Troy Colmer: Navigating the Maze of Mental Health and Sobriety

Troy Colmer: Navigating the Maze of Mental Health and Sobriety

Hey everyone, I'm Troy Colmer, the guy behind Men United. I wanted to share a bit about my journey – the messy, real, and sometimes downright tough road from feeling lost to finding a sense of purpose.

So, rewind to my teenage years. I always felt this weird uneasiness about my own worth. It's like there was this nagging guilt hanging around, and I had no clue what to do with it. That's when I stumbled onto my first coping mechanism at just 14 – alcohol. It was my quick fix, my way of drowning out those nagging feelings. Little did I know, this was just the beginning.

As I got older, booze became my crutch. Social anxiety hit, and I found comfort in the numbing effect of alcohol. Mental health? Honestly, I hadn't even heard of it at that point.

Fast forward to June 2006 – the month that changed everything. I lost my mom, and grief hit me like a freight train. Combine that with a job I no longer enjoyed, insane working hours, and the pressures of providing for a young family, and you've got a recipe for disaster.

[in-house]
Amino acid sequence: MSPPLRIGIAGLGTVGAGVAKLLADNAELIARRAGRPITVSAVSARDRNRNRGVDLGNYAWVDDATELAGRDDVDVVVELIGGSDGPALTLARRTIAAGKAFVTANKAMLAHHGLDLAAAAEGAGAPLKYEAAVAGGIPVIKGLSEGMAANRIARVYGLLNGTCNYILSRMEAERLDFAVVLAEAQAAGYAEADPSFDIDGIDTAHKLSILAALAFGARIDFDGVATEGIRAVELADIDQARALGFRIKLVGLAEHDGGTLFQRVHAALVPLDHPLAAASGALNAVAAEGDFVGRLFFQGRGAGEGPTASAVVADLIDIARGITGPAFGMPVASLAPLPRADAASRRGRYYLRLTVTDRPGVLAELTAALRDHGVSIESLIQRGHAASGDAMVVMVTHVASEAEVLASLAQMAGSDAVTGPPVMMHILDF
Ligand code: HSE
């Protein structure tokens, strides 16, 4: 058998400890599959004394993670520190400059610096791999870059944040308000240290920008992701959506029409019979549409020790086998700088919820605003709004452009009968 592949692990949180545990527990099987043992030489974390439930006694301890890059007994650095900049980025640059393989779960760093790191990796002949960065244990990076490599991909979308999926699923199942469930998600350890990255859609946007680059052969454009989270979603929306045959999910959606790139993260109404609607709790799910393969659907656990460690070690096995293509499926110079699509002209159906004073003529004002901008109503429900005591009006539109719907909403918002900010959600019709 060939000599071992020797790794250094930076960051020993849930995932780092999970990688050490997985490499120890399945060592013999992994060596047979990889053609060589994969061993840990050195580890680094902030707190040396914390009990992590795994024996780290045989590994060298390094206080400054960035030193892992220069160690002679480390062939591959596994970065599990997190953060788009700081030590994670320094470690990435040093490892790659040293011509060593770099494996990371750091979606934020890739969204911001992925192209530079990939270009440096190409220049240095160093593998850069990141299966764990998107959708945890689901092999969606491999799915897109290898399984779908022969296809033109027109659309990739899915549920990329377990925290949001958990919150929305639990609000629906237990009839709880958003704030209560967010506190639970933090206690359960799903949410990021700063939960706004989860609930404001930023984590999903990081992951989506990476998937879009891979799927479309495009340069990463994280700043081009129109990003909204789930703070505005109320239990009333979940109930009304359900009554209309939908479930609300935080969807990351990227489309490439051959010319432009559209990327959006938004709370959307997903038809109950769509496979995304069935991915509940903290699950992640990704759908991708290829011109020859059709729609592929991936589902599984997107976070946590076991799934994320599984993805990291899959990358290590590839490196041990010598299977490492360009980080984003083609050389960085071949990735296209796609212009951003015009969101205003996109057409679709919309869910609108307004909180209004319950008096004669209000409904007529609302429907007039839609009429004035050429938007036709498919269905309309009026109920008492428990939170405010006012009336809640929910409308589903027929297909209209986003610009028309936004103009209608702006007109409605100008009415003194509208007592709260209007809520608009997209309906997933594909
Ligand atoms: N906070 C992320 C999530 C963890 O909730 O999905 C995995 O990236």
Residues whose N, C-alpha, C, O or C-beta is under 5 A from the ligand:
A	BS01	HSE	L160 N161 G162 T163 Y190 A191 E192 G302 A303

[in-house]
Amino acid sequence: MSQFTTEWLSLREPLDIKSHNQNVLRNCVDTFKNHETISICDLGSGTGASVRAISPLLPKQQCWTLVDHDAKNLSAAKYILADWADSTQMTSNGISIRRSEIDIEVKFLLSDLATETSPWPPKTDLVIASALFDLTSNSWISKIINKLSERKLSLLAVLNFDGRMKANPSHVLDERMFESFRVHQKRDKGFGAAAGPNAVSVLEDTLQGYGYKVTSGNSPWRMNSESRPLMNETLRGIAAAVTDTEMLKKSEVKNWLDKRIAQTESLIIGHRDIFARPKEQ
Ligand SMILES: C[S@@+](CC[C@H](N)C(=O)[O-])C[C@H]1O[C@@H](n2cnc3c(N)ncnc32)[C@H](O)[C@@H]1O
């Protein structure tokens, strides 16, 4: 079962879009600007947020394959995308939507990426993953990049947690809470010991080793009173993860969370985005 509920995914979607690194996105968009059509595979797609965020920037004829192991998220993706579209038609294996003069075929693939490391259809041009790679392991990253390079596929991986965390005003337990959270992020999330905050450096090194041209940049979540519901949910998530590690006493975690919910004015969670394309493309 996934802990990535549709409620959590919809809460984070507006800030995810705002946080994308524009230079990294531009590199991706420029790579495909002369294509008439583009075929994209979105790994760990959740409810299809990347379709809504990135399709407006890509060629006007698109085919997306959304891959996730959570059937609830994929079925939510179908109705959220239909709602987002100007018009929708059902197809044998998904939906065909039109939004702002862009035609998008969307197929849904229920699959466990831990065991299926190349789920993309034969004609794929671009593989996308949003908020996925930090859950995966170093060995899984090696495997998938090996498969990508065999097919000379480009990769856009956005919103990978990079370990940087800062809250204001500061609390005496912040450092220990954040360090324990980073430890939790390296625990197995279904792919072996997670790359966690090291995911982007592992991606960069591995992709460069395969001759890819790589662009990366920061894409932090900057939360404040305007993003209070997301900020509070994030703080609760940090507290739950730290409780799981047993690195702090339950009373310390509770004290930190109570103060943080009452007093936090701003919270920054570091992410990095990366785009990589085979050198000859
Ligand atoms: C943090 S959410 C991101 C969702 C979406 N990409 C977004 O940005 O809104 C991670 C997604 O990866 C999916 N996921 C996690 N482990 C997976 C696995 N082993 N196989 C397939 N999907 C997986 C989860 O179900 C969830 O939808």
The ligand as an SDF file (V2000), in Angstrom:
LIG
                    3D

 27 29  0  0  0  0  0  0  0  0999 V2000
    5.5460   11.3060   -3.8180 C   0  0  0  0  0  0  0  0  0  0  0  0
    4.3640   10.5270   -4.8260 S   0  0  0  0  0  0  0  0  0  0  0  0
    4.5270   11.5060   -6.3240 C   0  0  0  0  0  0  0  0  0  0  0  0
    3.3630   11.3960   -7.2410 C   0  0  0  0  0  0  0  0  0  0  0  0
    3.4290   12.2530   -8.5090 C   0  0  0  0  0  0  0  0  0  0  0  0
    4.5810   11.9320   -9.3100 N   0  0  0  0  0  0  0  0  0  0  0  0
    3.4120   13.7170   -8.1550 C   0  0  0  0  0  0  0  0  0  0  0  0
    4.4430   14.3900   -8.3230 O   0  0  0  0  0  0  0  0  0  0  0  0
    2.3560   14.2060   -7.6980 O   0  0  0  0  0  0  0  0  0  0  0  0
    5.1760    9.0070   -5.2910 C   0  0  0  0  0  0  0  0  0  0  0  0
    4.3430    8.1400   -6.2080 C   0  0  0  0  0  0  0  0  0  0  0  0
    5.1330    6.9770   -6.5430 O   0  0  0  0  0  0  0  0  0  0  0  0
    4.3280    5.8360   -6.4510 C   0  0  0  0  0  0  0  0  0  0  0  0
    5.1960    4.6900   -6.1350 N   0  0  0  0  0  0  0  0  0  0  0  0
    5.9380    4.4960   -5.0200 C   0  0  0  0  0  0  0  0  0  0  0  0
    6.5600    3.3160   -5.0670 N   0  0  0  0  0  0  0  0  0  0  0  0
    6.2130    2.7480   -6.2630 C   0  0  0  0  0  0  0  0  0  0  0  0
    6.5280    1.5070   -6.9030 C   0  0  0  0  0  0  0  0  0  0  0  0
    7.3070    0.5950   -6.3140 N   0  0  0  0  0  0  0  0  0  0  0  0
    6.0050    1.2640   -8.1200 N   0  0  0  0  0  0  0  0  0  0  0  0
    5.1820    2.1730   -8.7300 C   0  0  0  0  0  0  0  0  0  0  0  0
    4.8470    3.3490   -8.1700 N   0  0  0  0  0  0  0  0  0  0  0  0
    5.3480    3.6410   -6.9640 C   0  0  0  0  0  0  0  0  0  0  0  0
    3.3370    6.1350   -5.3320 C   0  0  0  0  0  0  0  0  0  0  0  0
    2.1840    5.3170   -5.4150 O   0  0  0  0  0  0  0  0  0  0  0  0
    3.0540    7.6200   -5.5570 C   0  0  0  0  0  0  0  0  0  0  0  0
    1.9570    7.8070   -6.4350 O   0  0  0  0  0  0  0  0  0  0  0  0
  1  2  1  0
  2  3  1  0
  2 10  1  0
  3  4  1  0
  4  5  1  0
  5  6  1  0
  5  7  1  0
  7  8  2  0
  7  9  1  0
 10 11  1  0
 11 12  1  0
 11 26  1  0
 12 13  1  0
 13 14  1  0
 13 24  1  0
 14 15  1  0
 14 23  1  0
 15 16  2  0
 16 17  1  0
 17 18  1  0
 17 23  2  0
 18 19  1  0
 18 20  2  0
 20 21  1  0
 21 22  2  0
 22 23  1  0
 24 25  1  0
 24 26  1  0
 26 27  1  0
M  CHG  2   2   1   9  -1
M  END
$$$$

The years around 2009-2010 were the darkest. I felt trapped, suffocated, and honestly, just lost. It was like I was sinking, and I couldn't see a way out. I hadn't really dealt with the loss of my mom, and everything just came crashing down.

Then came 2014, the year I decided to turn things around. I kicked alcohol to the curb and took the plunge into Alcoholics Anonymous (AA). But let me be real with you – recovery ain't no smooth sailing. I tried personal counseling, group therapy, intensive day treatment – the whole nine yards. Yeah, there were times I stayed sober, but there were also plenty of relapses. Letting go of my ego and admitting I was powerless over alcohol? Man, that was a battle.

It wasn't some miraculous overnight transformation. It was messy, filled with setbacks, and at times, downright frustrating. But bit by bit, I started finding myself again.

See, the thing about recovery is it's not linear. It's a rollercoaster with twists, turns, and loop-de-loops. The key is not giving up, even when you stumble – and stumble I did, more times than I'd like to admit.

Today, I'm still on this journey, but I've learned a few things. Founding Men United was my way of turning my struggles into something positive. I want to be there for others facing their own battles, let them know they're not alone, and that there's always hope.

So, if you're in the thick of it right now, just know – it's okay not to be okay. Take it from someone who's been there. It might not be easy, but with a little grit, a support system, and the willingness to face your demons, you can find your way out of the darkness. And trust me, there's light on the other side.